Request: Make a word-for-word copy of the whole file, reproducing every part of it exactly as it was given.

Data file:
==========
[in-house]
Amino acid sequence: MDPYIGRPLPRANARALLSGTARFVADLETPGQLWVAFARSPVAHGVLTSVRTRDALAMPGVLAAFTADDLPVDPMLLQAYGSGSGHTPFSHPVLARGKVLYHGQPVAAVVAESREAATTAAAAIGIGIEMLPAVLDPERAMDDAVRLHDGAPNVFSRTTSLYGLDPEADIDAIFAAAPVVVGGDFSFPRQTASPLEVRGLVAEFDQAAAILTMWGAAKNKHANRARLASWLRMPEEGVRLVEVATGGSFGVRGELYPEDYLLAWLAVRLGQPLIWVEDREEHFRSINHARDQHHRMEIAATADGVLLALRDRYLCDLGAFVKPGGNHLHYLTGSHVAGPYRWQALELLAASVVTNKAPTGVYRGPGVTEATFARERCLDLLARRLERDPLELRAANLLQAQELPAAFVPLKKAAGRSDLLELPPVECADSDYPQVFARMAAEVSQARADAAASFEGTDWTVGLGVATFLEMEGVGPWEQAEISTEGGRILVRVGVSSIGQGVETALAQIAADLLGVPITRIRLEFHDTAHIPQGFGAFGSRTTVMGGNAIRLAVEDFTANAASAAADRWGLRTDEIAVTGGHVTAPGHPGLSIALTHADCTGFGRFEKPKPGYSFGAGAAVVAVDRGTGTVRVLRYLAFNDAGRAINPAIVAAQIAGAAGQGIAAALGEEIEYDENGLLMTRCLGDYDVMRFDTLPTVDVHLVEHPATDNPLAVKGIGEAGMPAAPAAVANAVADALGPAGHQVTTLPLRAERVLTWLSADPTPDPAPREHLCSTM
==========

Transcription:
[in-house]
Amino acid sequence: MDPYIGRPLPRANARALLSGTARFVADLETPGQLWVAFARSPVAHGVLTSVRTRDALAMPGVLAAFTADDLPVDPMLLQAYGSGSGHTPFSHPVLARGKVLYHGQPVAAVVAESREAATTAAAAIGIGIEMLPAVLDPERAMDDAVRLHDGAPNVFSRTTSLYGLDPEADIDAIFAAAPVVVGGDFSFPRQTASPLEVRGLVAEFDQAAAILTMWGAAKNKHANRARLASWLRMPEEGVRLVEVATGGSFGVRGELYPEDYLLAWLAVRLGQPLIWVEDREEHFRSINHARDQHHRMEIAATADGVLLALRDRYLCDLGAFVKPGGNHLHYLTGSHVAGPYRWQALELLAASVVTNKAPTGVYRGPGVTEATFARERCLDLLARRLERDPLELRAANLLQAQELPAAFVPLKKAAGRSDLLELPPVECADSDYPQVFARMAAEVSQARADAAASFEGTDWTVGLGVATFLEMEGVGPWEQAEISTEGGRILVRVGVSSIGQGVETALAQIAADLLGVPITRIRLEFHDTAHIPQGFGAFGSRTTVMGGNAIRLAVEDFTANAASAAADRWGLRTDEIAVTGGHVTAPGHPGLSIALTHADCTGFGRFEKPKPGYSFGAGAAVVAVDRGTGTVRVLRYLAFNDAGRAINPAIVAAQIAGAAGQGIAAALGEEIEYDENGLLMTRCLGDYDVMRFDTLPTVDVHLVEHPATDNPLAVKGIGEAGMPAAPAAVANAVADALGPAGHQVTTLPLRAERVLTWLSADPTPDPAPREHLCSTM